Q. What are some of the cultural characteristics of your investment teams?
A. Rajeev Bhaman, Director of Global Equities: Each of us is very independent in the way we think, but we all share a common purpose. I think those two factors—independence of thought and a sense of purpose—help us avoid groupthink while still functioning well as a team. Talking to each other, exchanging views, and getting to know each other are all very important, but so is the willingness to challenge each other’s opinions.
Q. What’s the advantage in seeking investment opportunities in structural growth—as opposed to cyclical growth?
A. Rajeev: One of the great advantages of thinking structurally is that you take what is a structural advantage, which is essentially a playing field that’s tilted in your favor, and you play on that field for a long period of time. And the compounding of that advantage is what gives you the sort of returns that we have achieved. If you react many times to short-term developments and stock movements, you’ll likely be wrong more often. If you make fewer decisions that are based on a more structural, long-term growth outlook, you’re likely to be right more often. It comes down to probability: I think you can reduce your margin of error with a long-term approach.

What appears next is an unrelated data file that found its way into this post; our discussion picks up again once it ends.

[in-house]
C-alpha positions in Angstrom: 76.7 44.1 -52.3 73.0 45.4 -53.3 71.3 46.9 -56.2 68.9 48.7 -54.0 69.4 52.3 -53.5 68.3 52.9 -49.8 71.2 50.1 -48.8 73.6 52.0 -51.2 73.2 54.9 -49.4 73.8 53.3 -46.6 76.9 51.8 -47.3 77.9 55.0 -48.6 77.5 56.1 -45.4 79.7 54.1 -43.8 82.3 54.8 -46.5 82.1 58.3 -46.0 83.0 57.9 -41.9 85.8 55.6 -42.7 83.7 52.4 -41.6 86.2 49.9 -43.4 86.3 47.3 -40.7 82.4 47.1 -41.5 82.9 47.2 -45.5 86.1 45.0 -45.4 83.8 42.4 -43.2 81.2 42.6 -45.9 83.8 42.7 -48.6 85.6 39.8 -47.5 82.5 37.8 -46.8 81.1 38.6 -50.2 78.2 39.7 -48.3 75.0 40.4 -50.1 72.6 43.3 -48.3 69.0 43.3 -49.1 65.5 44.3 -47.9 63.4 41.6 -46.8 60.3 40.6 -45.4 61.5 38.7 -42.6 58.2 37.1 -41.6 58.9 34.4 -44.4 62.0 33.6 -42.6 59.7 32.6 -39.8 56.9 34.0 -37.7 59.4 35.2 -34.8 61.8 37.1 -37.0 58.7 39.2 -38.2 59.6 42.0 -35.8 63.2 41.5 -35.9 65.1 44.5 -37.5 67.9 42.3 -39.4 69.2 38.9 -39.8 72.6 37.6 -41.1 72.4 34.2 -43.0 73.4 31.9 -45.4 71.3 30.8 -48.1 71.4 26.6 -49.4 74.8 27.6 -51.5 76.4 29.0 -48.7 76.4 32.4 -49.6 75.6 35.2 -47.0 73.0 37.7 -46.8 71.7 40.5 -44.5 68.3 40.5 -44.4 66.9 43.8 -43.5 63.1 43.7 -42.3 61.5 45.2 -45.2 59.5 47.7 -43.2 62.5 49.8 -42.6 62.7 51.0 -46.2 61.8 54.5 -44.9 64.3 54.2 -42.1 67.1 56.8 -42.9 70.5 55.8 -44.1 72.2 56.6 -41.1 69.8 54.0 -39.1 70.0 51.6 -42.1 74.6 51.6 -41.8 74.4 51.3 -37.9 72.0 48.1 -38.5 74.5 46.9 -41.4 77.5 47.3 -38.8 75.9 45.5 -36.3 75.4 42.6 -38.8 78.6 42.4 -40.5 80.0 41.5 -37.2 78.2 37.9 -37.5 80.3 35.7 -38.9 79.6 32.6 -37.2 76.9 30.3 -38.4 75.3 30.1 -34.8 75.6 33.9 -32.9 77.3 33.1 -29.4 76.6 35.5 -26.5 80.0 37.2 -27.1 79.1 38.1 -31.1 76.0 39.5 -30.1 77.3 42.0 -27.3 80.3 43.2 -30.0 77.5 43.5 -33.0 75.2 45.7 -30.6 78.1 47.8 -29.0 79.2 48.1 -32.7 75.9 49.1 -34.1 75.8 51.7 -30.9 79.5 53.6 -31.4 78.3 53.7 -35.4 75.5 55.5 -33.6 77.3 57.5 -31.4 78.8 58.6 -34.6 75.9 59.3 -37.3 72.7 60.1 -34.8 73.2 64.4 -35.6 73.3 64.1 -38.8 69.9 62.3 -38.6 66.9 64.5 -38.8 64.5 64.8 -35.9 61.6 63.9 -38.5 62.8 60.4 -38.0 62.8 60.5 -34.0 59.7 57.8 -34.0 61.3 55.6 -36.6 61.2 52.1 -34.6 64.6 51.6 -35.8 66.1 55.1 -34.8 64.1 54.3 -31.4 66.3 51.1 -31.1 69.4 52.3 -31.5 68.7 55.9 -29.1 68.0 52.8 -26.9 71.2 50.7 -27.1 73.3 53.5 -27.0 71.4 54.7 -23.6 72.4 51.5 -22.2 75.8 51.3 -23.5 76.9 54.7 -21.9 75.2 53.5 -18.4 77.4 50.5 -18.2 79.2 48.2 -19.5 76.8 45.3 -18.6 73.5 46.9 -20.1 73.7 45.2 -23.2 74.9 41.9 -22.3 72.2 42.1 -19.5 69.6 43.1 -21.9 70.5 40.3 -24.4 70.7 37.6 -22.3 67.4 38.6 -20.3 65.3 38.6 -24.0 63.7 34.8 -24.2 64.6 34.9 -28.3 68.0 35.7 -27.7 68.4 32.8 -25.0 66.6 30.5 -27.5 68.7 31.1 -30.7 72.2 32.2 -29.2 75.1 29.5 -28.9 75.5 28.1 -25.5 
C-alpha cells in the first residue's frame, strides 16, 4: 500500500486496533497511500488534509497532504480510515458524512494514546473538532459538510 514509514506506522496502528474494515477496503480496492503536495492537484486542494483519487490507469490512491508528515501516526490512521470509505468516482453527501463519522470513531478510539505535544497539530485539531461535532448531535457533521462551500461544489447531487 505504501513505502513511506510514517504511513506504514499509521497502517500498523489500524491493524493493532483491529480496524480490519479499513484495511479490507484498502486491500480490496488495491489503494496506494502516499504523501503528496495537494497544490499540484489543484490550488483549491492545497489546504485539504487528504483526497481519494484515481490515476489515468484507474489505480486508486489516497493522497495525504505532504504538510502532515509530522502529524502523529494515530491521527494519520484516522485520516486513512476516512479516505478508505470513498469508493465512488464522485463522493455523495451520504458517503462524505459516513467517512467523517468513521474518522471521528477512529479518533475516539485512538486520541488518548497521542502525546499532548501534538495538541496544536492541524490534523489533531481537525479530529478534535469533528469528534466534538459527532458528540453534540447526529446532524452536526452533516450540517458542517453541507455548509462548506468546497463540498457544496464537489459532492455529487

Q. Could you provide some examples of structural growth and how you incorporate it into your portfolio?
A. Frank Jennings, PhD, Portfolio Manager, Oppenheimer Global Opportunities Fund: We foresee the possibility of double-digit growth rates in the production of such goods as carbon fiber, antibody therapies, electric automobiles, and engineered glass that’s thin, light, and damage-resistant. The trick is this: high-growth stocks often have very high price/earnings multiples. So when you invest in these stocks, it’s very easy to look wrong in the short term. But if you buy them in periods of weakness, stocks with extremely high organic growth can deliver attractive, long-term returns. For example, 3D-printing stocks may be overvalued, but they nonetheless have a record of impressive, double-digit growth.
Market Realist – 3D printing stocks have seen robust growth in revenues.
3D printing can make everything from pencils to houses. It promises to be the next industrial revolution. Some 3D-printing stocks have seen colossal growth in the last few years. 3D Systems shares (DDD) rose by more than 600% over three years at their peak in 2014. Meanwhile, Stratasys (SSYS) skyrocketed 1,000% in that same peak period.
Exhibit 1 shows the revenue growth in the two companies between 2Q12 and 3Q15. Stratasys saw its revenue rise by a whopping ~340% in that period while 3D Systems’ revenues rose by ~125% even though revenues of both companies fell in 2015.
Both stocks plunged by over 70% in 2015, bringing valuations to saner levels and providing long-term investors an opportunity to enter.